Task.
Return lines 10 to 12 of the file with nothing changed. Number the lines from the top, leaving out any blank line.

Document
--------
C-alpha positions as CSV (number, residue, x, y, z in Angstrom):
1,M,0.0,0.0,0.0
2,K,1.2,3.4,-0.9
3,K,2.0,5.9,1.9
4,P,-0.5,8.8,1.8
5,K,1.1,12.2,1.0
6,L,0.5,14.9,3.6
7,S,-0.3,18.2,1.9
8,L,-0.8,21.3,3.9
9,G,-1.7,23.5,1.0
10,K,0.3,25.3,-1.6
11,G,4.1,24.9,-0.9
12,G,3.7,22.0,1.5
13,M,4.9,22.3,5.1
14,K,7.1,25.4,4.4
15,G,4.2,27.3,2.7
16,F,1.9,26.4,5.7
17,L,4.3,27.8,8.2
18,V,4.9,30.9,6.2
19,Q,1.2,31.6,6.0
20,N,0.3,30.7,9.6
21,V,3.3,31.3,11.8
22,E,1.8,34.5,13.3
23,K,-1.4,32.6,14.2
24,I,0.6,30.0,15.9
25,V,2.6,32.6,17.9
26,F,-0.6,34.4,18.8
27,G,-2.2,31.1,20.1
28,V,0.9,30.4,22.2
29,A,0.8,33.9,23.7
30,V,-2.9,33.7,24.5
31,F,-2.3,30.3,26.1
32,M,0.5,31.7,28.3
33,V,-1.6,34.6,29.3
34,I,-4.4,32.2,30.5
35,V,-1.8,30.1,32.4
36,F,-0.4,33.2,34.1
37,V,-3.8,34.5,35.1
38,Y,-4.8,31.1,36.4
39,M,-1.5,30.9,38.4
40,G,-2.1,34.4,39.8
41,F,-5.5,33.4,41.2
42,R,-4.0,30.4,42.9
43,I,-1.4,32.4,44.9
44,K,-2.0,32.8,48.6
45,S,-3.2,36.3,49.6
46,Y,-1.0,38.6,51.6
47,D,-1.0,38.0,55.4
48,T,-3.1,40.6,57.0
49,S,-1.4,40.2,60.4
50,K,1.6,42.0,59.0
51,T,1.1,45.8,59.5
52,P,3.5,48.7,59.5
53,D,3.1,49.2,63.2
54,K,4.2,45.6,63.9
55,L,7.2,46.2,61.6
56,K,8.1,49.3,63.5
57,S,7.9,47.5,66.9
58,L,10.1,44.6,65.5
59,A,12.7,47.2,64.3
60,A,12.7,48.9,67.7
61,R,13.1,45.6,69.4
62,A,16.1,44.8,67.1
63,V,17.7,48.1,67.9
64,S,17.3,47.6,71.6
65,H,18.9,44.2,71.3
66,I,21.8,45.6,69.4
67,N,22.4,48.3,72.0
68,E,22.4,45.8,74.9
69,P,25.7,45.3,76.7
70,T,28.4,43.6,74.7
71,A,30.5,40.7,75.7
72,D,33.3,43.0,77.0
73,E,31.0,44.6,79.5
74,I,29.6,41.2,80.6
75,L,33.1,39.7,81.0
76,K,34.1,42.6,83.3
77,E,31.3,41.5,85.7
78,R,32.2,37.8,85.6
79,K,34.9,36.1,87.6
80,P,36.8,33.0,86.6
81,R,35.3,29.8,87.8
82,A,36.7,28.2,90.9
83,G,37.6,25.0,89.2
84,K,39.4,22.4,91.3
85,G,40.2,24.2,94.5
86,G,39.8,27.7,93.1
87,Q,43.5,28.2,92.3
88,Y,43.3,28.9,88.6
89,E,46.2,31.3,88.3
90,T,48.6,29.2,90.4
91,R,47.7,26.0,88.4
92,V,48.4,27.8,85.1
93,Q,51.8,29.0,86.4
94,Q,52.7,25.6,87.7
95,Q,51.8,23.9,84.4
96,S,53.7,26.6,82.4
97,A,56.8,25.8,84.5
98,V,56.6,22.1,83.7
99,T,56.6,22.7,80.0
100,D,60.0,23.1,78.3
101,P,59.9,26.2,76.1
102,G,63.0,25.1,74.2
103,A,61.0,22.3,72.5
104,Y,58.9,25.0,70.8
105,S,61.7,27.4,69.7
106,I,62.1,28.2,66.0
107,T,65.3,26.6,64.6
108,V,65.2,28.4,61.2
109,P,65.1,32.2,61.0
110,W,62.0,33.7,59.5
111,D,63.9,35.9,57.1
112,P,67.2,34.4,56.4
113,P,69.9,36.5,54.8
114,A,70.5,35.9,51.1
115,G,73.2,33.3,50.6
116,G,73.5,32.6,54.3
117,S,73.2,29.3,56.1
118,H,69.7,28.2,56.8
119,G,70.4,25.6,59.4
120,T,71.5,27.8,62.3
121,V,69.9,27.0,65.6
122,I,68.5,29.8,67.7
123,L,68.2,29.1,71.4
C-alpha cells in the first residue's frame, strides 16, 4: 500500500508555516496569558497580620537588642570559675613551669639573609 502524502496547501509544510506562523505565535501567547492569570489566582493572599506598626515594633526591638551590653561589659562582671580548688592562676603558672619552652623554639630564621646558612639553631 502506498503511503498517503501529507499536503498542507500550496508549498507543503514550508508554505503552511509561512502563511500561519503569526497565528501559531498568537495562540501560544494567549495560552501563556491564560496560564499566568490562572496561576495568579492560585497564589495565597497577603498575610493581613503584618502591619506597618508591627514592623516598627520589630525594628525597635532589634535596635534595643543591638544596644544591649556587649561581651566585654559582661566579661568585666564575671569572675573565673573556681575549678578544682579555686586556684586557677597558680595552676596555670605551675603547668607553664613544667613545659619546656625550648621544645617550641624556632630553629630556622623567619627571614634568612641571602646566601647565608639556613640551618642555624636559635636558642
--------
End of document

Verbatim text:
9,G,-1.7,23.5,1.0
10,K,0.3,25.3,-1.6
11,G,4.1,24.9,-0.9